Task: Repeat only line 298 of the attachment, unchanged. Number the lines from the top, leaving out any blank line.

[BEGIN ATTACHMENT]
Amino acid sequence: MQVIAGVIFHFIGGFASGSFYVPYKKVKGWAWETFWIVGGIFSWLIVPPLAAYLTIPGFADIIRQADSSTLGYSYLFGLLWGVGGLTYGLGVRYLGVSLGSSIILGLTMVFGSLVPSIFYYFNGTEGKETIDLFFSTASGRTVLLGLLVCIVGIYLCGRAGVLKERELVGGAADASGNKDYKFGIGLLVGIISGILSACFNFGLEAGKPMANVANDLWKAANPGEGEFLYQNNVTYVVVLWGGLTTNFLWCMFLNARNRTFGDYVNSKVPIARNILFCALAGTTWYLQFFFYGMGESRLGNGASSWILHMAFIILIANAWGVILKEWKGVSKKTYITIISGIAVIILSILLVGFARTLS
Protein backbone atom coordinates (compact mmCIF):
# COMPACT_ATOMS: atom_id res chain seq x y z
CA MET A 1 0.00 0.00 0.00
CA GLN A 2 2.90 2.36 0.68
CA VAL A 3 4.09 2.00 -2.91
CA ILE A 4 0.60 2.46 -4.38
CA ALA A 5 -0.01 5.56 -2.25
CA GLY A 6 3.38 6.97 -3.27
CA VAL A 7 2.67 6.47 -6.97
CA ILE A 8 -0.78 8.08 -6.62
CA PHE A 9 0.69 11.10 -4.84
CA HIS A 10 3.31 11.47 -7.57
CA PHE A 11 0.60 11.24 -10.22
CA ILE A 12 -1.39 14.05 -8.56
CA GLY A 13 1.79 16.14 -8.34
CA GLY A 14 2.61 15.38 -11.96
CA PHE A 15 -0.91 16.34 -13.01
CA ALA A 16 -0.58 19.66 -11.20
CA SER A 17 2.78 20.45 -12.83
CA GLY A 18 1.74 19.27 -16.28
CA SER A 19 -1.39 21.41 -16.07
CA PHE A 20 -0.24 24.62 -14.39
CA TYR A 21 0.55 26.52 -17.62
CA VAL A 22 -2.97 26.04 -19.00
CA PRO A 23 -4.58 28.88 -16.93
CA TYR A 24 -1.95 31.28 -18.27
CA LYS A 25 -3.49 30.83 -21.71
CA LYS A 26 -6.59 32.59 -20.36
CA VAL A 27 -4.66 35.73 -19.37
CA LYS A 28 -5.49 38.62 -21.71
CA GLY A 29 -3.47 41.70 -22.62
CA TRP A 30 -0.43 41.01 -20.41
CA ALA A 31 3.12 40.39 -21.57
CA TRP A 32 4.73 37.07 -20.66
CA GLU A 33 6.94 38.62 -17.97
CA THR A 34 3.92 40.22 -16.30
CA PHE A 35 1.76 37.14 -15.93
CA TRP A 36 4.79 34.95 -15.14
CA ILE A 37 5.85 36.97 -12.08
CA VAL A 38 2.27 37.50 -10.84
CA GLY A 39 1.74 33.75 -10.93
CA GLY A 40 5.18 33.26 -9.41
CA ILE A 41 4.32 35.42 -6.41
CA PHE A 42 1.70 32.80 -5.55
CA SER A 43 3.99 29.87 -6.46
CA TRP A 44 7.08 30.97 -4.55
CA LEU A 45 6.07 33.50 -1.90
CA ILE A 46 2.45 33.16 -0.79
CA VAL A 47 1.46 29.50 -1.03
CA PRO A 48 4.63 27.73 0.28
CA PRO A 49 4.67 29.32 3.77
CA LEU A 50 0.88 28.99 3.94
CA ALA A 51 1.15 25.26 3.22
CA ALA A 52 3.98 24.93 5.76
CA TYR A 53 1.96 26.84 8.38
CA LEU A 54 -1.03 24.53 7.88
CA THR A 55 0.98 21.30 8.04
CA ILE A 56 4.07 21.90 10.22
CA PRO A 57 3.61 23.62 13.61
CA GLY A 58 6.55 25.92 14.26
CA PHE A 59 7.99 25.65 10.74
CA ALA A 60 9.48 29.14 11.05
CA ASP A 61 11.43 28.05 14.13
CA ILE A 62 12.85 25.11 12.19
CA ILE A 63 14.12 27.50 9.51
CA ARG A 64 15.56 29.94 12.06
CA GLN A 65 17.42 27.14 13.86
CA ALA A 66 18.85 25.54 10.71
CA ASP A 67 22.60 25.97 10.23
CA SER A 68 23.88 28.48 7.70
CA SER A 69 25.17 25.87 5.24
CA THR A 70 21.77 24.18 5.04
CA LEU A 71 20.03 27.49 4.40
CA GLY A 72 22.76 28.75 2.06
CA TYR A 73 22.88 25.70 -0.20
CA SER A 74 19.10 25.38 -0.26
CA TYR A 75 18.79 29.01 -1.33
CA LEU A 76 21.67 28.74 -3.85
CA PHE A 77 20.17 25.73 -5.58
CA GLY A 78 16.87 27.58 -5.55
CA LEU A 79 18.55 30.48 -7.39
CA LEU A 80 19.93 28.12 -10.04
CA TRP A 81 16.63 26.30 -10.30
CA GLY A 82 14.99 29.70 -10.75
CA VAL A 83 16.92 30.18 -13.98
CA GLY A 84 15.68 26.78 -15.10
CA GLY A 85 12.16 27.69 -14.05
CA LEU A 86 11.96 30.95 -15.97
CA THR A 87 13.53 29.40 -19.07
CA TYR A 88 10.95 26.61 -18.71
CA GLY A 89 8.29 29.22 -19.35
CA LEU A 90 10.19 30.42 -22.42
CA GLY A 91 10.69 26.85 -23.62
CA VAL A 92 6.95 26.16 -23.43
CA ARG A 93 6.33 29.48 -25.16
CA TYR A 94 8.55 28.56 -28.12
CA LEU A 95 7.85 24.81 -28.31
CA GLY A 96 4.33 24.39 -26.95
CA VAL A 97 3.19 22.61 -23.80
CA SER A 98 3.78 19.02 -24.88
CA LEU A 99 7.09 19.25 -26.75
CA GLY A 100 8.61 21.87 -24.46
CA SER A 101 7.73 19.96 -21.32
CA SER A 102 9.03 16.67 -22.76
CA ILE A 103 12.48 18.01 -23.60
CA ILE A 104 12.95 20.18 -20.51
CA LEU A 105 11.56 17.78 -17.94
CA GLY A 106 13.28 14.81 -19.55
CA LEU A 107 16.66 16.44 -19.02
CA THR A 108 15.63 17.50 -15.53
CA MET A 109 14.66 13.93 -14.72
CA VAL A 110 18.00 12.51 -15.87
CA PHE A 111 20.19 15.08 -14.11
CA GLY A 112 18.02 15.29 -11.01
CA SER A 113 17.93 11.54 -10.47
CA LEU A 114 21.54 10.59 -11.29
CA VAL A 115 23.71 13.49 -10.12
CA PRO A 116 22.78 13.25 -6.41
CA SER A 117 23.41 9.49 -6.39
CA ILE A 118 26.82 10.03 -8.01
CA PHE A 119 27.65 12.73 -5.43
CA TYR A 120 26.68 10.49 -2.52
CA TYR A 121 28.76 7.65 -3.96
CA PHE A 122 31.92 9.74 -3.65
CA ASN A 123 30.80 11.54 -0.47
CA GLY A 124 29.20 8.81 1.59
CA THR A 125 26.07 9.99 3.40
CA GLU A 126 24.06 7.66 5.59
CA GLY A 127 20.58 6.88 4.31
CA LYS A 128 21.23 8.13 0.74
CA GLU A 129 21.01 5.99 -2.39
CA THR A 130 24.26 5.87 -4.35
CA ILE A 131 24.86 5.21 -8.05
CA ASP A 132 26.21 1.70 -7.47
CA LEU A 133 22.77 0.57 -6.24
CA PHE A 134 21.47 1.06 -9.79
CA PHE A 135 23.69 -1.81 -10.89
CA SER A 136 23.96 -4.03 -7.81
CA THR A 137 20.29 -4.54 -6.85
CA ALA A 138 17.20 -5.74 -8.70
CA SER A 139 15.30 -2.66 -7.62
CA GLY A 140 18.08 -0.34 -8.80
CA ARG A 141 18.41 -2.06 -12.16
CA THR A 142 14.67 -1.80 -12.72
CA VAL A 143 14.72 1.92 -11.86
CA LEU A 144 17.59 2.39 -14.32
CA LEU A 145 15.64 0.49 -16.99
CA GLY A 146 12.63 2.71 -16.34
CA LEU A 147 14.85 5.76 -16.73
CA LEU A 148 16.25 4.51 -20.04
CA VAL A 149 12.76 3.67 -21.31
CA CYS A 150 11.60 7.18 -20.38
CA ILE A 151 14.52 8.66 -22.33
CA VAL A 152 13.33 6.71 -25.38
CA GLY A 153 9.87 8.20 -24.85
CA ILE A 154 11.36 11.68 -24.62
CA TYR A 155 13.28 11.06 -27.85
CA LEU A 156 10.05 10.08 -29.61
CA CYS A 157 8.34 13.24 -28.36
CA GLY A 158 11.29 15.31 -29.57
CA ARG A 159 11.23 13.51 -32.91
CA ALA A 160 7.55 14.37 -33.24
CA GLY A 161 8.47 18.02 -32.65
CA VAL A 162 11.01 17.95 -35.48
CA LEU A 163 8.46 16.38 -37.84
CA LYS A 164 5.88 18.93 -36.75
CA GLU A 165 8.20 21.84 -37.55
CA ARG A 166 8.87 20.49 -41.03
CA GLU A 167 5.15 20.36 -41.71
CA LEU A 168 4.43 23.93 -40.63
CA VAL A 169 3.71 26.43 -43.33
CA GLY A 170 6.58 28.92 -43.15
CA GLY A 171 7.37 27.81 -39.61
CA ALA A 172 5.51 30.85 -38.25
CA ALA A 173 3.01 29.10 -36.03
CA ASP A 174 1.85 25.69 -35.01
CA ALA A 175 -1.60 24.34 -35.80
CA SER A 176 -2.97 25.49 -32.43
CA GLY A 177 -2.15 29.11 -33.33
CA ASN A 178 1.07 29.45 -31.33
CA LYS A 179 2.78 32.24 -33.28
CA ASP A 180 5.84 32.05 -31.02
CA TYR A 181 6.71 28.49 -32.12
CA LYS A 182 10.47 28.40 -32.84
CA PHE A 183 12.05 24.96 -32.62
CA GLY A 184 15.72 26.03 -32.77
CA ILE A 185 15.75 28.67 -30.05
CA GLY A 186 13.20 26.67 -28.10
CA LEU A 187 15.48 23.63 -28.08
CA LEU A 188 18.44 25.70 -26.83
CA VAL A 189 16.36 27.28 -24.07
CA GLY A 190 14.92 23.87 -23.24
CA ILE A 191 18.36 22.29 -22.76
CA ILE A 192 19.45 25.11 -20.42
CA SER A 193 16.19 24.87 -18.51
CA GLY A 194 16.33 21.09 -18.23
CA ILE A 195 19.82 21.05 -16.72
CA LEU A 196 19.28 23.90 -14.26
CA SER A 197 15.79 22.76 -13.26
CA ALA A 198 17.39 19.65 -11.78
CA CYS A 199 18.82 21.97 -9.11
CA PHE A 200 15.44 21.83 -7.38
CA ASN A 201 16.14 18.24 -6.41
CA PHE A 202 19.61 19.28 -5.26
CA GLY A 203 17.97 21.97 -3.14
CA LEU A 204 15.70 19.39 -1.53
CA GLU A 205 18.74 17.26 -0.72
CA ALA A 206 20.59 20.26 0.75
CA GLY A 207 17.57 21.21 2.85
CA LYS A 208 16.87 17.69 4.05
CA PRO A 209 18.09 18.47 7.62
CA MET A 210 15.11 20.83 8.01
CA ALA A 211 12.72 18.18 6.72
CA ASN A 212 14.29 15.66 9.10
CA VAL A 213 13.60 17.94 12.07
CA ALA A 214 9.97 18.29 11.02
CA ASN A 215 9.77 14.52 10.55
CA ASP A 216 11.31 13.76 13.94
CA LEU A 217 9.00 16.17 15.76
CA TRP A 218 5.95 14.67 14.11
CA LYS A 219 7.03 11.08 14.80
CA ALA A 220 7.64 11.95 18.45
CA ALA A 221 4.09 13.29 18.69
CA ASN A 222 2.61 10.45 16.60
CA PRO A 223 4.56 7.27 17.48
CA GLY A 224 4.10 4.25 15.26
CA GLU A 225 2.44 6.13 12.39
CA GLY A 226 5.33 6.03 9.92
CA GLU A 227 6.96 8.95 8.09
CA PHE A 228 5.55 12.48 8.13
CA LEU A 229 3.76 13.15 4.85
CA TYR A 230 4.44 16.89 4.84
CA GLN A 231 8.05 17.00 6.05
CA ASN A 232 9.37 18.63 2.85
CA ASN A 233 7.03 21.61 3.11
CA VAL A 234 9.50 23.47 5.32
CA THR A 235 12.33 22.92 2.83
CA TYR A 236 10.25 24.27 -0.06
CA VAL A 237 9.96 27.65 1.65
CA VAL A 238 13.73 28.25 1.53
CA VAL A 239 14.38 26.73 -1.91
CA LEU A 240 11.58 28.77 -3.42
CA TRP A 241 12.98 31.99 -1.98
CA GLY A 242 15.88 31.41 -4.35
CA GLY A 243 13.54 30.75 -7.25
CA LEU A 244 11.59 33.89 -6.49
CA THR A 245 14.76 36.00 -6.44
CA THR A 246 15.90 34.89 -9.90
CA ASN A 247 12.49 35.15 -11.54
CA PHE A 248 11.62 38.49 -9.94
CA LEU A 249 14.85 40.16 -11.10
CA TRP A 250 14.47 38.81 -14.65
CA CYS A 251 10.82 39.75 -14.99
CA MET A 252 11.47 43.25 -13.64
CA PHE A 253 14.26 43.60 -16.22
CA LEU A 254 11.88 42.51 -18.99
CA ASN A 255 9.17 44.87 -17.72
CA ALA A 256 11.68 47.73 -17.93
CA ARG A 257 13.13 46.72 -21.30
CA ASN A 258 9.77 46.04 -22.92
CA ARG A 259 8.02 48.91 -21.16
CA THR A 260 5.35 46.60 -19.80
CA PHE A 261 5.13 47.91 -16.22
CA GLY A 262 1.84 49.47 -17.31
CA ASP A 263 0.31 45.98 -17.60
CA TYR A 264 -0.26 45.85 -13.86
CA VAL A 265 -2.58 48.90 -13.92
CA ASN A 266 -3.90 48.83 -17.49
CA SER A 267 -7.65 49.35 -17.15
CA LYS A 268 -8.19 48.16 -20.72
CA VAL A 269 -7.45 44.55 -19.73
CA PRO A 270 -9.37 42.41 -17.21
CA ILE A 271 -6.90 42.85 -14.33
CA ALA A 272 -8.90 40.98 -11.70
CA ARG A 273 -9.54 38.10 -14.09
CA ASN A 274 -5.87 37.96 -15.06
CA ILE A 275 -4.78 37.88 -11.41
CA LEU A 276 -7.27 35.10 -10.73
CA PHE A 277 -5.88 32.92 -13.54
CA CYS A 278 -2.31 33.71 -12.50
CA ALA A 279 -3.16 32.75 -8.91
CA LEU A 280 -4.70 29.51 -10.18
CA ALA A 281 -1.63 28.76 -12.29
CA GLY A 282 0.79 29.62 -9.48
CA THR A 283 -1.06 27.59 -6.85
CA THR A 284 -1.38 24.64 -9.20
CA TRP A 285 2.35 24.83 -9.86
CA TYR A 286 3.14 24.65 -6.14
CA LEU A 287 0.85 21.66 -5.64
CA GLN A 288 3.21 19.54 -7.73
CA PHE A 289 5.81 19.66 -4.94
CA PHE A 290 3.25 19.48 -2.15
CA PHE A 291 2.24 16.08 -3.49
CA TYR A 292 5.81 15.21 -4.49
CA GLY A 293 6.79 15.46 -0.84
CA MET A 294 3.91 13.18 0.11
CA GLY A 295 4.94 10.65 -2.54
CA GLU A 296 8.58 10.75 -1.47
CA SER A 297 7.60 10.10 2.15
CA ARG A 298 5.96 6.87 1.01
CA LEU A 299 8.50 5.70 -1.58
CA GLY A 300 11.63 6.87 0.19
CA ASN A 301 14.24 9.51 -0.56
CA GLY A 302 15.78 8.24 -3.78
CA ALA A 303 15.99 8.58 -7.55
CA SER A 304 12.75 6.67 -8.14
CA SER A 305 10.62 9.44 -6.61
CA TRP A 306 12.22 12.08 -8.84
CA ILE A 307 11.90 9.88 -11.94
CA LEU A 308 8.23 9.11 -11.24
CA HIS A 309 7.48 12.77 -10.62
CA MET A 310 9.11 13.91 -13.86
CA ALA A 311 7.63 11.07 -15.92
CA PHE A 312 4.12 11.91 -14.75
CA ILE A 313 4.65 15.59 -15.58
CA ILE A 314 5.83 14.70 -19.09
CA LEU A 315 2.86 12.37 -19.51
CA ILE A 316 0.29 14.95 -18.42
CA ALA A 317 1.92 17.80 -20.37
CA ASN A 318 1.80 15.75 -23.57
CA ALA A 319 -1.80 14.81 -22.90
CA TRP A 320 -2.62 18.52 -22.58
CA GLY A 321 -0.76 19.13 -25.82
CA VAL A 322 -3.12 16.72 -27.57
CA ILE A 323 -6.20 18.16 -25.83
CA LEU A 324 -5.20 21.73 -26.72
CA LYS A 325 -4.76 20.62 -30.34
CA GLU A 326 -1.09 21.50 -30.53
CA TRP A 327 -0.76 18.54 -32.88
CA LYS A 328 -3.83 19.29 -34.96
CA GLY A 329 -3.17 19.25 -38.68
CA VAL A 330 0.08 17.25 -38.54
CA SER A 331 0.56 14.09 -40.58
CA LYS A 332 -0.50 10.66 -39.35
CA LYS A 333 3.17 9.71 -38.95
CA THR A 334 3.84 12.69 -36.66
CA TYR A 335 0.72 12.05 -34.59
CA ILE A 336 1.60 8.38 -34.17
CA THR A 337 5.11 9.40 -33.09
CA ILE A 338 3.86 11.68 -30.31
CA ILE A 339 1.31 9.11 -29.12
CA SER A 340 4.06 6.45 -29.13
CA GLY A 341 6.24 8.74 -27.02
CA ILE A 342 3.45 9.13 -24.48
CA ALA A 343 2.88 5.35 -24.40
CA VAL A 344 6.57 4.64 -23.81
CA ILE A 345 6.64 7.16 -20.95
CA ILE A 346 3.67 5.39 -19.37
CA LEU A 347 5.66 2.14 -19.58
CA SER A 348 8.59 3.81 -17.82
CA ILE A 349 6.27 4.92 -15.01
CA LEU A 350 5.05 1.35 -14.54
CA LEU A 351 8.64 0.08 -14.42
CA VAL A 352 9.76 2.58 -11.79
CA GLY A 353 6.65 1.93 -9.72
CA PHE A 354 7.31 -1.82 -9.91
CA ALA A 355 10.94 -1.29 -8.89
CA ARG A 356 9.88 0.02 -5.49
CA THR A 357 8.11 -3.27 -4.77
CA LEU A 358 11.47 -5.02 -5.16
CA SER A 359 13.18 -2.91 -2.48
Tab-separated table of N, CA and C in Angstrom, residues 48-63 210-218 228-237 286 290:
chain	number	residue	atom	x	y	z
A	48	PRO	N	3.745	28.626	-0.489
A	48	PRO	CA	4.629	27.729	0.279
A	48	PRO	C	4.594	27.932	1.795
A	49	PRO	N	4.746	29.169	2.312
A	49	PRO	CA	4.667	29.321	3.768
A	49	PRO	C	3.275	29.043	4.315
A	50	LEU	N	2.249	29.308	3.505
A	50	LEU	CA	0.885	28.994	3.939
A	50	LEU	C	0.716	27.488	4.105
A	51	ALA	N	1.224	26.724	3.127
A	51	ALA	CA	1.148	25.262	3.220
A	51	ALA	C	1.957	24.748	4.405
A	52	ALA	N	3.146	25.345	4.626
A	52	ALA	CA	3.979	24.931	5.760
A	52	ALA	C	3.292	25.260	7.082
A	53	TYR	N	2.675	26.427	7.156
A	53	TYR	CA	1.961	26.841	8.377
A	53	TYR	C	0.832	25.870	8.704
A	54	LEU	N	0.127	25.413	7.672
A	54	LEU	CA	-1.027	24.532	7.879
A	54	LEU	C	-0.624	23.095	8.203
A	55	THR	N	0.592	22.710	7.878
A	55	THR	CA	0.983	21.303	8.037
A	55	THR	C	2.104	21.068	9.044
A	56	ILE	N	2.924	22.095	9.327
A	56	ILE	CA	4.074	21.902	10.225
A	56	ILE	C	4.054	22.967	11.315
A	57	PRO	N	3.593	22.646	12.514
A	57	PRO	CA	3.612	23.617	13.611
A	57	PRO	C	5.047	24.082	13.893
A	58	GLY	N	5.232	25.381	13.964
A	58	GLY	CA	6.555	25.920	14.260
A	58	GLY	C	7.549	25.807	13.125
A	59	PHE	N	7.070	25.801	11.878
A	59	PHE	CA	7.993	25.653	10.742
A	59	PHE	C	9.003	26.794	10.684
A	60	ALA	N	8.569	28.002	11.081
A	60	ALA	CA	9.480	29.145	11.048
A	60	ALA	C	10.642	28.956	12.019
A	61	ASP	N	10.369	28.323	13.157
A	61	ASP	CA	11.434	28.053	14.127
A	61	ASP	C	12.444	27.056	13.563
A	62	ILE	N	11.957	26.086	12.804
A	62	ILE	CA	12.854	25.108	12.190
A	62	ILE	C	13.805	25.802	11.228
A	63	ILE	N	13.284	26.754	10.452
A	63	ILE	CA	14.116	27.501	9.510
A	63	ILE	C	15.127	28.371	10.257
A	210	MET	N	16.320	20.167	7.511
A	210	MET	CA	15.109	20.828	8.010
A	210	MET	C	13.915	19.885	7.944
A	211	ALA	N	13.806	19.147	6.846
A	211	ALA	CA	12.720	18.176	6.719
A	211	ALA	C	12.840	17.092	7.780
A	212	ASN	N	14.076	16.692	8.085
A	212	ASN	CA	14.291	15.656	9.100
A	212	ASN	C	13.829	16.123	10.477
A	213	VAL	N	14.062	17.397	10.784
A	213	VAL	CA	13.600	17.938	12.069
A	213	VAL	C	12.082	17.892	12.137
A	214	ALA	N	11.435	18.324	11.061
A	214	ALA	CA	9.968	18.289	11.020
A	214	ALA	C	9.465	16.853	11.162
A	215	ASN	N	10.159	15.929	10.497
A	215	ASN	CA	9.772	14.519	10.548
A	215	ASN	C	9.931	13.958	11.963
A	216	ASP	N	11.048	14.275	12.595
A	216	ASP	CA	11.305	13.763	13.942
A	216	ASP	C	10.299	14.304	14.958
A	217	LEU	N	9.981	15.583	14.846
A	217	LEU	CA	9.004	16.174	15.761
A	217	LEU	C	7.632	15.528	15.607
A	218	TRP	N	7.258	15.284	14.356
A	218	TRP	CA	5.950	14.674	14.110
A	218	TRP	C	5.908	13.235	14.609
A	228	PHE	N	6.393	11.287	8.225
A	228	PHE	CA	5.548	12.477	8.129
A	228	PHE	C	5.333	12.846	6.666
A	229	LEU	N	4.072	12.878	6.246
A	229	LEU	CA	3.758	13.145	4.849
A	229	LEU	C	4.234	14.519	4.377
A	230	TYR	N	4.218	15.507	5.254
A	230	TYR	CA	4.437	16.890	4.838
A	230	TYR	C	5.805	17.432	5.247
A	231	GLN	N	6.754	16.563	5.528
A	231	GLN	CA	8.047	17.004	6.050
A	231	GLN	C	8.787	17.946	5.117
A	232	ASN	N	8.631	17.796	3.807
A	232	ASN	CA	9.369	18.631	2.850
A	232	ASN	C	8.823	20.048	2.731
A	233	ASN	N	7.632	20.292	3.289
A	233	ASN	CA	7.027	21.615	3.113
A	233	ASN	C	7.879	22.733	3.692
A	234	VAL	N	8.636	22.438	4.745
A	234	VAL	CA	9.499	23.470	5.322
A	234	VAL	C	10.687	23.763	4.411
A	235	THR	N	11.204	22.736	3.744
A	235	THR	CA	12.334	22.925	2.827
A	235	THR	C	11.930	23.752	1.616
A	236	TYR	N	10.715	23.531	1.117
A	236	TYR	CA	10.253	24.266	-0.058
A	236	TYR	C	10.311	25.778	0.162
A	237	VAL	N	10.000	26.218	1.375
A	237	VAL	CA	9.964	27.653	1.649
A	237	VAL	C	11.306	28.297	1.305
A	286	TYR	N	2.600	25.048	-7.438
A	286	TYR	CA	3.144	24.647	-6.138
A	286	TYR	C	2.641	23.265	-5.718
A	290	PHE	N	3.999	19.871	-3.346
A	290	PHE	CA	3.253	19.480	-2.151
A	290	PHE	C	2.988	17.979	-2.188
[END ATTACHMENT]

CA GLY A 295 4.94 10.65 -2.54